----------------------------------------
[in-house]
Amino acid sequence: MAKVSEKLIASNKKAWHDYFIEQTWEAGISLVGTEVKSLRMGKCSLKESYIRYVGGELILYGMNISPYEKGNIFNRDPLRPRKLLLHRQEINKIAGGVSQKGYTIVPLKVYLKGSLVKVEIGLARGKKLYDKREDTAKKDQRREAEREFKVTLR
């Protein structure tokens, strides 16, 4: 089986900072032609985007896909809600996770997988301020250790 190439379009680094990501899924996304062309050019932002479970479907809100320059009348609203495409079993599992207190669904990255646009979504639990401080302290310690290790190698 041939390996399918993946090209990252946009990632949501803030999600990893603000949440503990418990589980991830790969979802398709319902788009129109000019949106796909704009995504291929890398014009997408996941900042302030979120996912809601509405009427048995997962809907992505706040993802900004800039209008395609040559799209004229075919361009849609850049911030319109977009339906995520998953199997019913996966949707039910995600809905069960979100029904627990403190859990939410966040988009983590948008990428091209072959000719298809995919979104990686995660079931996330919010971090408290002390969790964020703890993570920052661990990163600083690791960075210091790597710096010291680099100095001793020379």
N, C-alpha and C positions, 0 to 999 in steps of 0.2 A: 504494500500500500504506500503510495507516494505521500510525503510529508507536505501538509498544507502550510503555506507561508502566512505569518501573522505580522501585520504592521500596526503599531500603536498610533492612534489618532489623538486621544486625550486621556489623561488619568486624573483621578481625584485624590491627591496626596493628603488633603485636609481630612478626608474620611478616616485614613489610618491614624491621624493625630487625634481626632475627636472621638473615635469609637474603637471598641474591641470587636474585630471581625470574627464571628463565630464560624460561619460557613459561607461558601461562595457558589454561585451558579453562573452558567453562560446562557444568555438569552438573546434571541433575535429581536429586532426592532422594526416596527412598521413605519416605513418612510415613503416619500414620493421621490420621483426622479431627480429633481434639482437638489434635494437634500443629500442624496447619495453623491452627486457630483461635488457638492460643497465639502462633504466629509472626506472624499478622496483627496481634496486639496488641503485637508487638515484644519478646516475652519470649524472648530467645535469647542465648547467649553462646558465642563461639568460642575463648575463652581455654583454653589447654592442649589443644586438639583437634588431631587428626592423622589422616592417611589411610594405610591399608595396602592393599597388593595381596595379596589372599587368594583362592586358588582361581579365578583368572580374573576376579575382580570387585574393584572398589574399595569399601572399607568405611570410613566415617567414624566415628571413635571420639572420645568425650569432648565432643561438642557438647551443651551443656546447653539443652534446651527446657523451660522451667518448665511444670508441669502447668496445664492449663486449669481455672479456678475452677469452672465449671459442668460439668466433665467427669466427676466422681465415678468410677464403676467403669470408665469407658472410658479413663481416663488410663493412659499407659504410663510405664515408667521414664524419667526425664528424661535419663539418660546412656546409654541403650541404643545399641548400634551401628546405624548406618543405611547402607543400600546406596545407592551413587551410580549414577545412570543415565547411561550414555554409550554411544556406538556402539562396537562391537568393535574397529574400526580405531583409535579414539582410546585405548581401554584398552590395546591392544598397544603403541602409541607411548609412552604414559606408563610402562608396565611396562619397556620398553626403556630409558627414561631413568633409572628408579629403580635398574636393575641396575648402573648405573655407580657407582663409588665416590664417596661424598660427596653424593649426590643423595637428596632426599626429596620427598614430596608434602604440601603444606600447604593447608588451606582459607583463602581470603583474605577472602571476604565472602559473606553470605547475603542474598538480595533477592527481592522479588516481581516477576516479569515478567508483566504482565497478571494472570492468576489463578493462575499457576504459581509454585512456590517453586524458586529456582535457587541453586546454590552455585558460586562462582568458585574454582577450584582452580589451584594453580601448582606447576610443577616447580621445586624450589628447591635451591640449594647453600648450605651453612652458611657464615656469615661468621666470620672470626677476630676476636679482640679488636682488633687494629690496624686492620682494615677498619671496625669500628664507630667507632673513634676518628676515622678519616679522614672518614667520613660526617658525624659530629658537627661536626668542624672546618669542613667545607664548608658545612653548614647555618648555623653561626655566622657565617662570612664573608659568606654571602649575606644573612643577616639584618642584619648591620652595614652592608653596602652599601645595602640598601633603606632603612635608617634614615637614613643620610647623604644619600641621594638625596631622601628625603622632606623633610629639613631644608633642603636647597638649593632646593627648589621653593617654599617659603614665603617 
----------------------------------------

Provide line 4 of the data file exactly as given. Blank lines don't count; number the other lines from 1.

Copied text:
N, C-alpha and C positions, 0 to 999 in steps of 0.2 A: 504494500500500500504506500503510495507516494505521500510525503510529508507536505501538509498544507502550510503555506507561508502566512505569518501573522505580522501585520504592521500596526503599531500603536498610533492612534489618532489623538486621544486625550486621556489623561488619568486624573483621578481625584485624590491627591496626596493628603488633603485636609481630612478626608474620611478616616485614613489610618491614624491621624493625630487625634481626632475627636472621638473615635469609637474603637471598641474591641470587636474585630471581625470574627464571628463565630464560624460561619460557613459561607461558601461562595457558589454561585451558579453562573452558567453562560446562557444568555438569552438573546434571541433575535429581536429586532426592532422594526416596527412598521413605519416605513418612510415613503416619500414620493421621490420621483426622479431627480429633481434639482437638489434635494437634500443629500442624496447619495453623491452627486457630483461635488457638492460643497465639502462633504466629509472626506472624499478622496483627496481634496486639496488641503485637508487638515484644519478646516475652519470649524472648530467645535469647542465648547467649553462646558465642563461639568460642575463648575463652581455654583454653589447654592442649589443644586438639583437634588431631587428626592423622589422616592417611589411610594405610591399608595396602592393599597388593595381596595379596589372599587368594583362592586358588582361581579365578583368572580374573576376579575382580570387585574393584572398589574399595569399601572399607568405611570410613566415617567414624566415628571413635571420639572420645568425650569432648565432643561438642557438647551443651551443656546447653539443652534446651527446657523451660522451667518448665511444670508441669502447668496445664492449663486449669481455672479456678475452677469452672465449671459442668460439668466433665467427669466427676466422681465415678468410677464403676467403669470408665469407658472410658479413663481416663488410663493412659499407659504410663510405664515408667521414664524419667526425664528424661535419663539418660546412656546409654541403650541404643545399641548400634551401628546405624548406618543405611547402607543400600546406596545407592551413587551410580549414577545412570543415565547411561550414555554409550554411544556406538556402539562396537562391537568393535574397529574400526580405531583409535579414539582410546585405548581401554584398552590395546591392544598397544603403541602409541607411548609412552604414559606408563610402562608396565611396562619397556620398553626403556630409558627414561631413568633409572628408579629403580635398574636393575641396575648402573648405573655407580657407582663409588665416590664417596661424598660427596653424593649426590643423595637428596632426599626429596620427598614430596608434602604440601603444606600447604593447608588451606582459607583463602581470603583474605577472602571476604565472602559473606553470605547475603542474598538480595533477592527481592522479588516481581516477576516479569515478567508483566504482565497478571494472570492468576489463578493462575499457576504459581509454585512456590517453586524458586529456582535457587541453586546454590552455585558460586562462582568458585574454582577450584582452580589451584594453580601448582606447576610443577616447580621445586624450589628447591635451591640449594647453600648450605651453612652458611657464615656469615661468621666470620672470626677476630676476636679482640679488636682488633687494629690496624686492620682494615677498619671496625669500628664507630667507632673513634676518628676515622678519616679522614672518614667520613660526617658525624659530629658537627661536626668542624672546618669542613667545607664548608658545612653548614647555618648555623653561626655566622657565617662570612664573608659568606654571602649575606644573612643577616639584618642584619648591620652595614652592608653596602652599601645595602640598601633603606632603612635608617634614615637614613643620610647623604644619600641621594638625596631622601628625603622632606623633610629639613631644608633642603636647597638649593632646593627648589621653593617654599617659603614665603617 